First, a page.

Best Practices for Safeguarding Family Data on Shared Devices

According to Javelin Strategy and Research, 1.7 billion children were victims of
data breaches in 2022, and 1 in every 43 kids had their details either exposed or

Those are terrifying numbers, so this article aims to help you protect your family’s personal
information, maintain privacy, and understand the principles of online data safeguarding.
So, let’s dive in!

Why Is Safeguarding Data Important?

Firstly, due to the inevitable nature of internet usage, children are more exposed to the
online world now than ever, so it’s your responsibility as a parent to protect their virtual
identity and personal information.

Similarly, essential details related to banks, work, emails, passwords, etc., are all stored
online, and you certainly don’t want hackers snooping around such critical private
information. That’s why you and your kids must practise online safety.

Children Are The Target

Every kid has a fundamental right to privacy, which includes protecting their personal data. If
your child is exploring the online world, it’s your responsibility to educate them about the
potential risks.

Data-related cybercrimes:

● Google’s recent database leak showcased that it had accidentally collected an hour’s
private speech data from around 1000 children.
● A cyber attack on VTech, a digital toymaker, was the largest hack targeted at
youngsters, exposing over 6.4 million children’s data.
● By hacking a Slack server used for intra-company communications, hackers stole
over 46 million records from Animal Jam, an online kids’ game.
● Around three terabytes of clinical data, including children’s mental health data, were
stolen from the NHS and published on the dark web.
Reported K-12 Student Data Breaches (July 2016-May 2020):

Three Main Factors To Prioritise Data Security

DQ Institute’s recent reports suggest that around 70% of kids and adolescents worldwide
were exposed to cyber risks in 2023; this paints a clear picture of how important it is to take
safety precautions for your family. Here’s how you can start:

1. Wi-fi Connections

● When in public places, use your mobile data for the internet and avoid using public or
‘free’ wifi because these can be hacked quite easily, putting your data and accounts
at risk.
● Ensure the ‘automatically connect to available Wi-Fi’ setting is turned off to prevent
your device from randomly using unsecured connections.
● When setting up your home wifi, set a strong password, confirm it’s secure by
checking the locked padlock symbol against the wifi name, and avoid sharing the
password with just anyone.
● Use strong passwords or passphrases and multi-factor authentication for important
accounts. This includes protecting personally identifiable data on accounts for
finance, health, work, etc.
● Avoid using the same password for multiple apps, devices, or accounts. Don’t share
your password with anyone, no matter the circumstances.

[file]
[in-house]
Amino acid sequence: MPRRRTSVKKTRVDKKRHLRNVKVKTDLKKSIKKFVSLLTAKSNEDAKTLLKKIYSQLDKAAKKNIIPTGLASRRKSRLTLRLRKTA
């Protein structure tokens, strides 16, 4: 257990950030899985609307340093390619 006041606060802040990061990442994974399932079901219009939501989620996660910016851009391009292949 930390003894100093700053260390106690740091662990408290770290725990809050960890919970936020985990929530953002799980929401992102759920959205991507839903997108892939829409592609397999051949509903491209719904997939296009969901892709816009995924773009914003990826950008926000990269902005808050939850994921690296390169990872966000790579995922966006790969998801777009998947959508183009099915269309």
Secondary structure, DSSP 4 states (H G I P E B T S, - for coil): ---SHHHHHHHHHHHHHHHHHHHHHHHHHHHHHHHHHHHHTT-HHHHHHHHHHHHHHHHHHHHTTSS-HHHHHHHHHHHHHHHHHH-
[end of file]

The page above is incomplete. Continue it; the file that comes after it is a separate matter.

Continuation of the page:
● While saving passwords in your browser may be convenient, it’s still unsafe. Instead,
store and organise passwords with Bitdefender Password Manager; its cryptographic
algorithms keep your information safe and secure while easing logins with a single
master password.

2. Bluetooth/GPS services

● Update the devices’ default settings by setting up strong security settings, especially
the name and password. Similarly, use Bluetooth or GPS only when needed; change
the setting to avoid automatically pairing to nearby devices and GPS permission so
they only connect when you’re using relevant apps.
● If a Bluetooth or GPS device is stolen or lost, immediately remove it from the device
lists of your computer, phone, etc. If you notice any unknown linked devices, unlink
them as well.
● If you’re using a navigation device, ensure that you clear your trip history regularly;
this way, if anyone does find it in your car, they won’t be able to locate your

3. Basic Online Safety Tips

While there may be hackers who want to steal your data, you can safeguard it by being
smart. So, here are general safety guidelines everyone should practise when using the
● Check your settings regularly to see whether you share privacy, security, cookie
policies, or third-party information with unknown sites, devices, or apps.
● Enter only required information, usually marked with an asterisk (*). You don’t have
to answer optional questions when filling out forms.
● Avoid using your social media credentials to sign into other apps and websites; email
is always the safest option. Similarly, log out of sites instead of simply closing the tab.
● Use a trustworthy, encrypted VPN service to ensure your IP information and location
is protected online and no one tracks your activity back to you.
● Stay alert for scam emails or cyber-attacks through messages containing “prizes,”
“urgent requests,” “offers,” etc. If they contain any attachments, do not click on them
because they may contain spyware, malware, or viruses that can compromise your
● Regularly update your device’s operating system and apps to enable the latest
security upgrades or bug fixes.

Online safety is paramount, as your passwords, personal details, and financial information
are at risk of being compromised by intruders.

To protect your family’s sensitive information and data, you need to ensure your devices are safe and secure, and our above-mentioned tips will help you get a head start on online security.

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